Schools running 3-year GCSEs twice as likely to be ‘inadequate’, new report finds


Ofsted has been warned by a former education secretary not to undermine academy freedoms “by the back door” in a report that found schools running three-year GCSEs were more than twice as likely to be rated ‘inadequate’.

A report published today by think tank Policy Exchange, The Watchmen Revisited, claims the schools watchdog has created a “de facto preference” for a two-year GCSE curriculum under its new framework.

Based on analysis from the 169 Section 5 inspections which have taken place between September 1 , 2019 and January 30, 2020, the report found 16 per cent of schools who had extended their GCSE curriculum to three years were rated ‘inadequate’, compared with just 7 per cent of those running a two-year key stage 4.

The analysis also revealed 24 percent of schools with three-year GCSEs were rated ‘good’ or better, compared to 56 per cent of those running a two-year key stage 4. In total, 69 schools were found to be operating three-year GCSEs and 73 a two-year key stage 4.

While the report supported Ofsted’s focus on the curriculum, Iain Mansfield, Policy Exchange’s head of education, added “it is critical that this is not implemented in a way that undermines the academy freedoms that have been responsible for driving up standards”.

The report recommends Ofsted should amend its framework to reflect this impartiality by removing the need for inspectors to “see that the school has made provision to ensure that pupils still have the opportunity to study a broad range of subjects” when “a school has shortened key stage 3”.

Baroness Morgan, a former education secretary, in a forewood for the report, also warned: “Part of the success of academies, if they choose to make use of them, are the freedoms they are given. We must be careful not to undermine those academy freedoms by the back door and it is important that all of us, including Ofsted respect that.”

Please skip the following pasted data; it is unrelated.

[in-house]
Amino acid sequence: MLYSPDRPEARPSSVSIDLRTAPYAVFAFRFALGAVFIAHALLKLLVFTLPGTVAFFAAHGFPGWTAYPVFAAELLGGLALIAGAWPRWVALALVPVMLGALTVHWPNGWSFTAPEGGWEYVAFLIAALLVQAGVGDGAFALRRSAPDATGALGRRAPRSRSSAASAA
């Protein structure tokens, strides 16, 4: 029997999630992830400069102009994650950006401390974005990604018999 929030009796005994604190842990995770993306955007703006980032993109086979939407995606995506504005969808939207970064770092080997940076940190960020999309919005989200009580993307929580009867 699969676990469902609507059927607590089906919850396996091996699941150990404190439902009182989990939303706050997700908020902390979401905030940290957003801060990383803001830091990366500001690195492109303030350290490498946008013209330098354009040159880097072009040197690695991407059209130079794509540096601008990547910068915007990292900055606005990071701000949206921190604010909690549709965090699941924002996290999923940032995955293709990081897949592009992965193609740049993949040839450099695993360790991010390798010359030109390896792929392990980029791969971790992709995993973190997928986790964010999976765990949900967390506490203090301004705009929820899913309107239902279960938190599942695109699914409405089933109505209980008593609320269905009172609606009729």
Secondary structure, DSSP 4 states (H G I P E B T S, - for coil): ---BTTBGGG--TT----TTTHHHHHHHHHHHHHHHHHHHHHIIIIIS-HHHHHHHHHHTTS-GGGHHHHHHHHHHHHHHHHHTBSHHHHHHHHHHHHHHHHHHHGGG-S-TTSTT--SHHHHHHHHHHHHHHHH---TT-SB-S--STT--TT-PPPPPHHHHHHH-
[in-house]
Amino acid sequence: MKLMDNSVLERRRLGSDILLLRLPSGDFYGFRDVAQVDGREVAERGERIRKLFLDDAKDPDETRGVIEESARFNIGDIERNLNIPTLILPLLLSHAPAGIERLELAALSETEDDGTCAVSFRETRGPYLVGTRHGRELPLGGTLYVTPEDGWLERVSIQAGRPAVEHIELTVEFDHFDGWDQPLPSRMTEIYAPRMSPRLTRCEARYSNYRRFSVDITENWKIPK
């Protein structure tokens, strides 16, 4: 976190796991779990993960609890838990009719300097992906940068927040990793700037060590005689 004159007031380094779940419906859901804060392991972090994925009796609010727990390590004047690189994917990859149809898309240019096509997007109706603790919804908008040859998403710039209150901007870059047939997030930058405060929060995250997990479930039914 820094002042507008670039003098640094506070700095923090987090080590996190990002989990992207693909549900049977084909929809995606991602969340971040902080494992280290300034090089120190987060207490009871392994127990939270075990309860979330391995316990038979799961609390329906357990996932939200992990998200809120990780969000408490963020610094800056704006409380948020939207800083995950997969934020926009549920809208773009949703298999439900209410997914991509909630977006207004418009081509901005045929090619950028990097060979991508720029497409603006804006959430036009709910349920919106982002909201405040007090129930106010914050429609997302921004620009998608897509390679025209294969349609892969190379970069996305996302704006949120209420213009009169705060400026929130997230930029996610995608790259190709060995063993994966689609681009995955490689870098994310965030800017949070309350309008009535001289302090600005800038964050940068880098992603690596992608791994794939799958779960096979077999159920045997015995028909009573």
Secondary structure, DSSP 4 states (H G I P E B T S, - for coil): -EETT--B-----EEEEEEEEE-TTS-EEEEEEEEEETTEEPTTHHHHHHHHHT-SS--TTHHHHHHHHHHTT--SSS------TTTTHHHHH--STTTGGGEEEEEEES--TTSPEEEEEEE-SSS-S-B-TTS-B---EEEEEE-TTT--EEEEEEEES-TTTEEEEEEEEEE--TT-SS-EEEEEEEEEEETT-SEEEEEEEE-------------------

Think tank uses Harris Federation data to make its case

The think tank also used data provided from the Harris Federation to illustrate how a system of three-year GCSE’s can lead “not only increased EBacc results, but also high levels of pupils achieving in creative subjects”.

Harris’ chief executive Sir Dan Moynihan has been highly critical of Ofsted’s new regime, claiming “it is a middle-class framework for middle-class kids”.

Policy Exchange said the trust provided the statistics on the back of a roundtable discussion, hosted by the think tank, which involved selected representatives from 12 academy trusts and six industry leaders.

Ofsted has been accused of having a “preferred curriculum”, with schools which began teaching GCSEs in year 9 claiming they had been told by inspectors they were unable to attain an ‘outstanding’ due to this policy.

While Ofsted deny this is the case, the new report claims “the wording of the inspection framework, and consequent inspection practice, has created a “de facto preference”.

However, the report goes on to describe Ofsted as “the linchpin of the English schools system” and commend its “its robust stance on discipline”.

An Ofsted spokesperson said it welcomed the report’s “support for our new inspection framework and its backing for our strong stance against schools that game the system”.

“We’ll continue to celebrate excellence in all types of school and to recognise academies and faith schools for exercising their freedoms in the best interests of their pupils. We’ll also continue to listen carefully to feedback on our work.”

Ofsted’s faith focus makes radicalisation more likely

Elsewhere the think tank criticises the watchdog for also straying beyond official guidance and “seeking to create its own education policy” under its approach to faith school. The report stated there “have been too many occasions when a secularist bias has been displayed” during inspections.

Policy Exchange said the watchdog should “not show less flexibility than is established” by the Department for Education on issues such as mandatory age for schools to teach LGBT+ issues.

The report claims: “If parents of faith feel their children cannot receive an education that respects their belief in regulated schools, they are more likely to seek out alternative unregistered provision, where they will be more vulnerable to radicalisation.”

Morgan said the report made “important recommendations” between Ofsted and faith schools in a “tricky area… We must never confuse those who wish to wish to overthrow our way of life or to incite violence towards others with those who are simply different.”


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